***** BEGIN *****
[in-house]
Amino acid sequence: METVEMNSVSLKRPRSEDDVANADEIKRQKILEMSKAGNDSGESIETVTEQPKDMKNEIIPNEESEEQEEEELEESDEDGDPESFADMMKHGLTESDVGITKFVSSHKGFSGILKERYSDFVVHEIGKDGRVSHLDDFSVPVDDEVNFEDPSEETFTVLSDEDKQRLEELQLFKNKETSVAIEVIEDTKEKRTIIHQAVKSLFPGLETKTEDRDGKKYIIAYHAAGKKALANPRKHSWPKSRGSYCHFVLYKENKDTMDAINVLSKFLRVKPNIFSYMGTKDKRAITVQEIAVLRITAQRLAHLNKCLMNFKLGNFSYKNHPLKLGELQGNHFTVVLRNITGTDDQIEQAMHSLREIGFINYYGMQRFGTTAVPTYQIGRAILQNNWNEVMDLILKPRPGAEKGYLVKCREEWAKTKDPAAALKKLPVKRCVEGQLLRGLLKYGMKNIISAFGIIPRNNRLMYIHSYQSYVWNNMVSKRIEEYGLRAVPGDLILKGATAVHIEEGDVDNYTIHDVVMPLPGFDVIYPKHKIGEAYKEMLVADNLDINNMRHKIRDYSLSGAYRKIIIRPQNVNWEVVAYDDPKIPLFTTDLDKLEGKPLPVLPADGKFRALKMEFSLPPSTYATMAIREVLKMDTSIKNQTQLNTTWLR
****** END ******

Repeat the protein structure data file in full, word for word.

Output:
[in-house]
Amino acid sequence: METVEMNSVSLKRPRSEDDVANADEIKRQKILEMSKAGNDSGESIETVTEQPKDMKNEIIPNEESEEQEEEELEESDEDGDPESFADMMKHGLTESDVGITKFVSSHKGFSGILKERYSDFVVHEIGKDGRVSHLDDFSVPVDDEVNFEDPSEETFTVLSDEDKQRLEELQLFKNKETSVAIEVIEDTKEKRTIIHQAVKSLFPGLETKTEDRDGKKYIIAYHAAGKKALANPRKHSWPKSRGSYCHFVLYKENKDTMDAINVLSKFLRVKPNIFSYMGTKDKRAITVQEIAVLRITAQRLAHLNKCLMNFKLGNFSYKNHPLKLGELQGNHFTVVLRNITGTDDQIEQAMHSLREIGFINYYGMQRFGTTAVPTYQIGRAILQNNWNEVMDLILKPRPGAEKGYLVKCREEWAKTKDPAAALKKLPVKRCVEGQLLRGLLKYGMKNIISAFGIIPRNNRLMYIHSYQSYVWNNMVSKRIEEYGLRAVPGDLILKGATAVHIEEGDVDNYTIHDVVMPLPGFDVIYPKHKIGEAYKEMLVADNLDINNMRHKIRDYSLSGAYRKIIIRPQNVNWEVVAYDDPKIPLFTTDLDKLEGKPLPVLPADGKFRALKMEFSLPPSTYATMAIREVLKMDTSIKNQTQLNTTWLR